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Maria Montessori was born in Italy, in 1870.  The only child born to her well-educated, middle-class parents, Montessori was said to be spirited and bright. At a time when educational and professional opportunities for women were limited, and much to the chagrin of her father, Montessori attended a technical school for boys. She went on to become the first woman in Italy to graduate from medical school, earning her degree in 1896.  Pediatrics and psychiatry were her specialties.

In 1900, Montessori began work at a school for mentally disabled children. Regarded as “undesirables,” these children were believed at the time to be void of potential. Through extensive observation and study, Montessori began to develop tools and methods to educate these children.  The success she had with the mentally disabled children inspired her to try her methods with other populations. Montessori opened her first school for typically developing children, Casa dei Bambini, or Children’s House, in 1907.

With the publication of her first book, “The Montessori Method,” in 1909, Montessori’s philosophy and practice spread.  In 1911, the first Montessori school was opened in the United States, and nearly 100 more would be operational in the U.S. within the next few years. Her methods were embraced as an alternative to the rote memorization and inflexible discipline common to educational practices of the time. Her emphasis on peace was also recognized as a vital element of education in a world at war.

“Children are human beings to whom respect is due, superior to us by reason of their innocence and of the greater possibilities of their future.”

~ Maria Montessori

Trained as a doctor, but known as a teacher and academic, Montessori traveled extensively throughout her life, lecturing and establishing teacher training centers around the world.  In 1934, facing the takeover of her schools by the fascist government, Montessori fled Italy. The remainder of her life was spent in Spain, India, and The Netherlands. Montessori was nominated three times for the Nobel Peace Prize. She died in 1952, at the age of 81.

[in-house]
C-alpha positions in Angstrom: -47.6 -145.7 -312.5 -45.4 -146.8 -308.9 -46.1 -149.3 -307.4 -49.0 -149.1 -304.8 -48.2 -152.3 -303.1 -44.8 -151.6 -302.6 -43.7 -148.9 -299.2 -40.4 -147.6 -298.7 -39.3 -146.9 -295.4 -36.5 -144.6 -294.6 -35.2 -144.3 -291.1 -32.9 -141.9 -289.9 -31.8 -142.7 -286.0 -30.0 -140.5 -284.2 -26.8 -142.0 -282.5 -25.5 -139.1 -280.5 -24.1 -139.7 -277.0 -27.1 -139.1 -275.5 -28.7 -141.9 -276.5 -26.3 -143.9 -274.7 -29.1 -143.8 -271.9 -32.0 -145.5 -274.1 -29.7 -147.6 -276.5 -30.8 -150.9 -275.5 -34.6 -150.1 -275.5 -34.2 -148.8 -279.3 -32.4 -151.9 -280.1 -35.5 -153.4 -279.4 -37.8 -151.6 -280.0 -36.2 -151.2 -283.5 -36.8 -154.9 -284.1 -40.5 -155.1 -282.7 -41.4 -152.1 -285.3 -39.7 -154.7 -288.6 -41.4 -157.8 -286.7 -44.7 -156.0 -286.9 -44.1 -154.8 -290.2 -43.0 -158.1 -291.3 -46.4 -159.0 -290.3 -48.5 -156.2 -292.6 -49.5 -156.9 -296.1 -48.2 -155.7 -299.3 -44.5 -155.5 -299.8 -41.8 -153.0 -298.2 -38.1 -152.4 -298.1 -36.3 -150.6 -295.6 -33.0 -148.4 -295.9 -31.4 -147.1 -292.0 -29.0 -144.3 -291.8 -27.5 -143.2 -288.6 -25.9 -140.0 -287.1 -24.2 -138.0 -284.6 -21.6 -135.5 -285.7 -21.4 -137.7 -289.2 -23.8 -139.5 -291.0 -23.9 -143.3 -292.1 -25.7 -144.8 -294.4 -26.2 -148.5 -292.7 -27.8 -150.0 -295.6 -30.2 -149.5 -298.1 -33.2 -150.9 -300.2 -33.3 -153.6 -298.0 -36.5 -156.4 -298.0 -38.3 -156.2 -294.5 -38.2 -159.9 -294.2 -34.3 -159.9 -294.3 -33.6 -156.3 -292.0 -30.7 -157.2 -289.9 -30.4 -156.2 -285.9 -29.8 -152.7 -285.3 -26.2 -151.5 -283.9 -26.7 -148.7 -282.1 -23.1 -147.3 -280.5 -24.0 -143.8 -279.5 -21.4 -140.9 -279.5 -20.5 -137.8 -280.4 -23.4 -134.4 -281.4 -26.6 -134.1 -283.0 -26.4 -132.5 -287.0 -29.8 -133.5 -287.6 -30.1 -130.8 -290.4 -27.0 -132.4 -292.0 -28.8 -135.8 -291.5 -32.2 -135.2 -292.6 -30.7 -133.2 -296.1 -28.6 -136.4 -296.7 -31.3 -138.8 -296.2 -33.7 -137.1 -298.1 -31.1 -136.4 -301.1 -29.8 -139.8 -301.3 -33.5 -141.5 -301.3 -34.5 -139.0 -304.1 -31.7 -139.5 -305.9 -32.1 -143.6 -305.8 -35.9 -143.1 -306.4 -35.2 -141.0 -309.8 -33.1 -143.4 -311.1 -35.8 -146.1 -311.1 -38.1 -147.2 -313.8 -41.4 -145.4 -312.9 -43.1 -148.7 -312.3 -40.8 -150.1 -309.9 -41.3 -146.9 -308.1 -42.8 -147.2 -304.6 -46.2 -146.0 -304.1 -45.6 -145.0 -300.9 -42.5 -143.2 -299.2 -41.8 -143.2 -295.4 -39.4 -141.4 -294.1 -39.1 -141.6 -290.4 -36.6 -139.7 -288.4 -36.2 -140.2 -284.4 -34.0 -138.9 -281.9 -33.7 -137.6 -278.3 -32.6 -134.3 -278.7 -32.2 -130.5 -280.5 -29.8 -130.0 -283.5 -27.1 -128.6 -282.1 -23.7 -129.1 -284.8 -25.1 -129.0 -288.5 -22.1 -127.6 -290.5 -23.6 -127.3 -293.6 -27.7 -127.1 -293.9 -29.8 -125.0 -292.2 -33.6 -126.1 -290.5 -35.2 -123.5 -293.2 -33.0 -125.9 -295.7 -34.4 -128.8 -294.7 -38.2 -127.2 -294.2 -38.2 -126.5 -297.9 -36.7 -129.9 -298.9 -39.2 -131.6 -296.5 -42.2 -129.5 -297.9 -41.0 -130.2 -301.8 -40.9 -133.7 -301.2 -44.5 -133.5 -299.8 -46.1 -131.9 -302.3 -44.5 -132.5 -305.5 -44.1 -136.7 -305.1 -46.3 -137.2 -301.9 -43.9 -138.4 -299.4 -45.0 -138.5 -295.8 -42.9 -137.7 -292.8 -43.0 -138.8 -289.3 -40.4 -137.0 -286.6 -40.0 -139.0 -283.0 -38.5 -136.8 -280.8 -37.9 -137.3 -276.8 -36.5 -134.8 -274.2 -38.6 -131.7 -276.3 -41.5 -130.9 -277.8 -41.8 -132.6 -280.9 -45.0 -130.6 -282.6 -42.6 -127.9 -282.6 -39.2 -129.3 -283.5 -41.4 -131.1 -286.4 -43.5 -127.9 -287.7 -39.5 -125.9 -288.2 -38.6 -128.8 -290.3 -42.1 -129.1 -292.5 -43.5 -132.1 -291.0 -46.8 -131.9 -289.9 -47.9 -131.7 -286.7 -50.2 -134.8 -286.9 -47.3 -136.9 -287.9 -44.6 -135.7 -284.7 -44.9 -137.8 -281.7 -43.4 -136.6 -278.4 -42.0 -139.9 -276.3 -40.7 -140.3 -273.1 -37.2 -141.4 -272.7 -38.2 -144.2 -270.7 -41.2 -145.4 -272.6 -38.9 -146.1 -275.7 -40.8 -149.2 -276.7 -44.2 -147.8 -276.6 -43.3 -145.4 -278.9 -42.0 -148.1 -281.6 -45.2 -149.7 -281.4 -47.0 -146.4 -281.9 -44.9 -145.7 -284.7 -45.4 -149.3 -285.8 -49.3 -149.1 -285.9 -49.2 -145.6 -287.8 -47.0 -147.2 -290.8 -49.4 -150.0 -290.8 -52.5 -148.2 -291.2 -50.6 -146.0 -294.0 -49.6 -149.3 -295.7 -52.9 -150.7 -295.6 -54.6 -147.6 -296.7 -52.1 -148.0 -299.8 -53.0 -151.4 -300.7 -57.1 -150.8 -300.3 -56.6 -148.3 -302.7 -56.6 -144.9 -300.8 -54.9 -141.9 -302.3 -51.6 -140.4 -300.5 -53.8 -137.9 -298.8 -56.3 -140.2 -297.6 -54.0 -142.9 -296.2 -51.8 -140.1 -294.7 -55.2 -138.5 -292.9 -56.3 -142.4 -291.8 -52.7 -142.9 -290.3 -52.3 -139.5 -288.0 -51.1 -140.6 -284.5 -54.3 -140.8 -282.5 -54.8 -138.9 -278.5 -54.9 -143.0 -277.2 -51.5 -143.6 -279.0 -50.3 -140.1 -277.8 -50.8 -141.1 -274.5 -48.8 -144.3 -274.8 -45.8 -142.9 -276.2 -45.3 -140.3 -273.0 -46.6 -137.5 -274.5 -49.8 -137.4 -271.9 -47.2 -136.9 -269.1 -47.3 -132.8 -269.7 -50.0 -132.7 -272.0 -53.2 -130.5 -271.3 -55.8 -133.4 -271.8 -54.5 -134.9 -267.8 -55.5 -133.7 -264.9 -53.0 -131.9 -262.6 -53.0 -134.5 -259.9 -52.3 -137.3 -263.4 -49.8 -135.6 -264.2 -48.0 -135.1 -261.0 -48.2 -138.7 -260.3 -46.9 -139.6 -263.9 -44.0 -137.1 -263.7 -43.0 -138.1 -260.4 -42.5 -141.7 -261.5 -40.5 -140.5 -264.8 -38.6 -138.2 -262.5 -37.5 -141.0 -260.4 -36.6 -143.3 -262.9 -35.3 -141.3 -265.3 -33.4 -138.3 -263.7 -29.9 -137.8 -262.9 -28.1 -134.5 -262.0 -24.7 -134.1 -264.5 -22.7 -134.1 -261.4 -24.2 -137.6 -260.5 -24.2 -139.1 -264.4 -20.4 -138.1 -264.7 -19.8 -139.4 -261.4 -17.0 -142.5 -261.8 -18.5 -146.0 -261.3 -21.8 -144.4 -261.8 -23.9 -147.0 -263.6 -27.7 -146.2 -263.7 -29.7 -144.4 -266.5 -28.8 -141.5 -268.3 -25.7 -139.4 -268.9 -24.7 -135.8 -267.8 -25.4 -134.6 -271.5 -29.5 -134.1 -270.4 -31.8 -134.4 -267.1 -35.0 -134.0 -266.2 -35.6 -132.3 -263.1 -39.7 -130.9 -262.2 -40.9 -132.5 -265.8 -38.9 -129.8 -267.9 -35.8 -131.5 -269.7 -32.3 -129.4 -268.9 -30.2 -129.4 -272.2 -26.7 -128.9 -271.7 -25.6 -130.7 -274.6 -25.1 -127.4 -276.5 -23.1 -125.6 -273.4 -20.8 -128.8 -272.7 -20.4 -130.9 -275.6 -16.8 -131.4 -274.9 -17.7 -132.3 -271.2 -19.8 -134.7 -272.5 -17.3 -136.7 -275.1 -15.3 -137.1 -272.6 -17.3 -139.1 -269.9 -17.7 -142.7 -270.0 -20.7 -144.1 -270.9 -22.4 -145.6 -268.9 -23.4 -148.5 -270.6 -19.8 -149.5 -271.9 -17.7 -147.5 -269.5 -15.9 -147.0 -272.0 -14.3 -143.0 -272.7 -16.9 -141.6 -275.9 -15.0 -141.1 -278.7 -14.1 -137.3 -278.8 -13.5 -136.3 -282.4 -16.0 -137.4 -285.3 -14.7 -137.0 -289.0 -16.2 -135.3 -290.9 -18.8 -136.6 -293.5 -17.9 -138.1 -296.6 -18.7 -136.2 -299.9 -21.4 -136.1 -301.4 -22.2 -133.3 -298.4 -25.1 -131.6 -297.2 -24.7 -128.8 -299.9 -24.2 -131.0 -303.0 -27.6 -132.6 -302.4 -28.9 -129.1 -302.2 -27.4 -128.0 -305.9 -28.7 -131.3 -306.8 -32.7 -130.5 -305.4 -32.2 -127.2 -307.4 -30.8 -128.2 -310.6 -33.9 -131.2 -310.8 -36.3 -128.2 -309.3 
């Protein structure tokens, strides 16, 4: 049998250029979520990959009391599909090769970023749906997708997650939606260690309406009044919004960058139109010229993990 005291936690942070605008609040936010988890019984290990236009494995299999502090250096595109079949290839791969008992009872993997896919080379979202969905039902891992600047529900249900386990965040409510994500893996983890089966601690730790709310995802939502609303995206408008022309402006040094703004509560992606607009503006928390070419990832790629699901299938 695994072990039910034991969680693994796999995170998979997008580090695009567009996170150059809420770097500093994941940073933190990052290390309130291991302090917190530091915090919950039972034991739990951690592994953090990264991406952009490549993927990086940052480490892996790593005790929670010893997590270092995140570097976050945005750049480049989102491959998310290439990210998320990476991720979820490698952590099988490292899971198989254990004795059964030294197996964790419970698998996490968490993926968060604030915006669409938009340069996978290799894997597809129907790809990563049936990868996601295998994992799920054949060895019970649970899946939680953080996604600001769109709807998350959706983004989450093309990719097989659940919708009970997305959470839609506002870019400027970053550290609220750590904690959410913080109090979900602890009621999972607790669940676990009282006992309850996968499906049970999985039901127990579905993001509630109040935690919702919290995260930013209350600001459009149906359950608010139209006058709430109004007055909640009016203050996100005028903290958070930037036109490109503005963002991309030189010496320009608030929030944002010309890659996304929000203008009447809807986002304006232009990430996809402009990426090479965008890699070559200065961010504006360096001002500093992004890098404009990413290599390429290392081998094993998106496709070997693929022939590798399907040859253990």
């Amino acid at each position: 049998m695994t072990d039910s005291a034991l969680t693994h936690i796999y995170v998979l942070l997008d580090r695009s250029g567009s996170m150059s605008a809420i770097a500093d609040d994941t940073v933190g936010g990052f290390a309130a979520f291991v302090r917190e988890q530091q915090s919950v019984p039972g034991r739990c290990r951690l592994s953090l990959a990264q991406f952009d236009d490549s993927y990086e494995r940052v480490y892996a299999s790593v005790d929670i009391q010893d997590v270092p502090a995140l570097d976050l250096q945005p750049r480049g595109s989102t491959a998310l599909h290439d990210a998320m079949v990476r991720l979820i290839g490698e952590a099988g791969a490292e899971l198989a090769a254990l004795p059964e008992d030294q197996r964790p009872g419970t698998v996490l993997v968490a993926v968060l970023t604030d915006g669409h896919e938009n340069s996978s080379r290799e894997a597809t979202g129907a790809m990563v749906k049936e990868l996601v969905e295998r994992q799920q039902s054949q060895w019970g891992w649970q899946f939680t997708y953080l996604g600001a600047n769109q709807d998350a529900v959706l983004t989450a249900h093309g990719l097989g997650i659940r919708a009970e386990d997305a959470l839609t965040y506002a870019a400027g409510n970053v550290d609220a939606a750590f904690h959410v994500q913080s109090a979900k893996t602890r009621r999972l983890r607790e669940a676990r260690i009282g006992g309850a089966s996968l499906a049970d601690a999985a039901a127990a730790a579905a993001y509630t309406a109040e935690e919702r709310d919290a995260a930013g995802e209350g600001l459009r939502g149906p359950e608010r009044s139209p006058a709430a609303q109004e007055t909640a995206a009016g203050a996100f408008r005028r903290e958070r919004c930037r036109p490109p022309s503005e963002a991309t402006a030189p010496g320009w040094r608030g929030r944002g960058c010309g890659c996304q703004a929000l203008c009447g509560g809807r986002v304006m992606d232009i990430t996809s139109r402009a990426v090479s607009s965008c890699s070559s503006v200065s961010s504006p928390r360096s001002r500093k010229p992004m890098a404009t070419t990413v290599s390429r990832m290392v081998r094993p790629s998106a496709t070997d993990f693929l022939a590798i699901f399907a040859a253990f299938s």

While these dates and places illustrate the general trajectory of Montessori’s life, they do not tell her story in its entirety. The question of what inspired her philosophy remains.  In order to answer this question, one must look at the world in which Montessori lived. 

One common theme throughout Montessori’s life was the desire to overcome barriers to education. She seemed to have a sense, from a very young age, that she had potential others did not see.  At a time when women and children did not have the rights we take for granted today, Montessori proved that she was capable of achieving levels of success on par with and exceeding those of her male counterparts. One might guess then, her ability to see potential where others did not, to see the potential of all humans, showed itself through her interest in teaching the “unteachable.”

Finally, the influences of war, and life in a fascist state must not be ignored.  Her country was in turmoil for all of her life. She saw first hand, the effects of war and misplaced power:  death, poverty, oppression. It was her life’s work to create a new and better social order, through enabling young children to reach their full, natural potential.

"The child is both a hope and a promise for mankind."

~ Maria Montessori

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